The Hallyu wave is real. Everyone and their moms have watched popular K-dramas like CLOY, K-pop finds a considerably large portion of fans right here in the country, and plenty of foodies have incorporated samgyeopsal and ramyeon into their regular diets.
However, it's trickier with fashion. The streets of Seoul are like a Fashion Week runway—almost everyone you cross paths with is most likely decked in Insta-friendly, cop-worthy outfits. But there's also weather and price tags to consider.
The good news is, while their sense of style relies specifically on the occasion and location, there are certain trends we can duplicate right here in the PH. All we need to do is look to our favorite Korean stars for inspo!
1. Layering strappy tops over shirts
Fashion-forward Korean stars, from K-pop idols like Seulgi of Red Velvet to K-drama actresses like Bae Suzy, strategically layer thin garments under strappy pieces to avoid looking bulky.
Put on a strappy dress or a strappy top over a shirt or a button-down made from light fabric, and you've got a layering situation that's as PH weather-friendly as it could get.
2. Wide-legged pants
If there's one trend that's popular in Korean fashion, it would probably be oversized garb, especially when it comes to trousers. Pants with a high waist and baggy leg room are a standard piece of clothing in majority of Korean stars.
Members of girl groups like Wonder Girls and 2NE1 are particularly fond of it. It's a welcome change from the often flashy and fancy stage outfits they wear when performing. They often style them with cropped tops to complement the pants' flared shape.
You can say that majority of Korean fashion trends tend to be conservative, but they won't shy away from trying out a cool clothing item when they see one. Shorts aren't exactly the most conservative piece, but Korean stars have their workaround to make it less risqué by copping pieces with longer hemlines such as bermuda shorts or biker shorts.
Former girl group members turned solo artists like Somi and Sunmi carry the piece with such insouciance that it makes you want to sport the trend, too.
4. Unbuttoned tops
The fact that the streets of Seoul are never without a stylish passerby dressed in an interesting outfit is testament to how innovative Korean fashion trends are. They especially seem to have a knack for reinventing the way they wear normal everyday pieces.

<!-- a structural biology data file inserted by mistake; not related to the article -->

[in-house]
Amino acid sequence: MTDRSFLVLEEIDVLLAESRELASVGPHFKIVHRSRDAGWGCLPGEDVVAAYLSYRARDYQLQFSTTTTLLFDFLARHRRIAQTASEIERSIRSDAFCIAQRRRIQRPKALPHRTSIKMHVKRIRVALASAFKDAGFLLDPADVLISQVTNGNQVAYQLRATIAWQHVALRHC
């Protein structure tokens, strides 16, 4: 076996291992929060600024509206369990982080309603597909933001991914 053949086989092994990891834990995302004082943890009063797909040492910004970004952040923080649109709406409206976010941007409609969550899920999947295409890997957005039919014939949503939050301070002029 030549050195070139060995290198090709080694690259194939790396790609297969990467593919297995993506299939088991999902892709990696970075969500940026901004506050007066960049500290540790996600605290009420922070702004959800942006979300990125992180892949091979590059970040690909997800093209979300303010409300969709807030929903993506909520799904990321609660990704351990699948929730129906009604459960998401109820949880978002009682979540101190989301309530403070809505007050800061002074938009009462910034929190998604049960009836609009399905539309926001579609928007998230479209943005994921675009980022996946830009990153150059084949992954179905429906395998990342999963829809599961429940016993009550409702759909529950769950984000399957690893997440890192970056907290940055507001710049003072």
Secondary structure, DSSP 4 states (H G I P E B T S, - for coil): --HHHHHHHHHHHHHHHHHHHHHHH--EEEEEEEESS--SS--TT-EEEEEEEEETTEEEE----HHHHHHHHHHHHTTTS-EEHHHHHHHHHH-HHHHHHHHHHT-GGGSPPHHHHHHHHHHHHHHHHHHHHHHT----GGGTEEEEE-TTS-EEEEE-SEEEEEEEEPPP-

Case in point: tops that are not buttoned all the way through. Perhaps it all started when Blackpink's Jennie Kim, a Chanel muse and style maven in her own right, began wearing her button-down tops unbuttoned at the bottom, and everyone else followed suit.
This styling trick is definitely a welcome respite in the Philippine heat.
5. Off-shoulder jackets
As previously mentioned, K-fashion has its way of wearing basic items in a different, more refreshing approach. Jackets are normally reserved for air-conditioned rooms and 'ber months when you're here in the Philippines, so this Korean fashion trend might just work in our favor.
Transforming jackets in thin fabrics into an off-the-shoulder piece gives the clothing item a more reasonable cost-per-wear value. How do you restyle those barely worn jackets to make them PH-friendly? Leave one or two of the top buttons undone so you can push the lapels upward and make an off-shoulder neckline.
6. Multiple piercings
Layering necklaces is another popular Korean fashion trend which many stars tend to embrace for an added flair. While it would pass as a wearable trend here in the country, it isn't always the most heat-friendly accessory trick. A few hours after sporting multiple chains and your perspiring skin might start to feel uncomfortable.
Another K-fashion way of sporting accessories that's warm weather-appropriate is donning multiple earrings. It's undoubtedly popular among K-pop idols—even male idols wear a lot of earrings! Get as creative as you can with curating your piercings and take inspo from these stylish Korean celebs.
*This story originally appeared on Candymag.com. Minor edits have been made by the Preview.ph editors.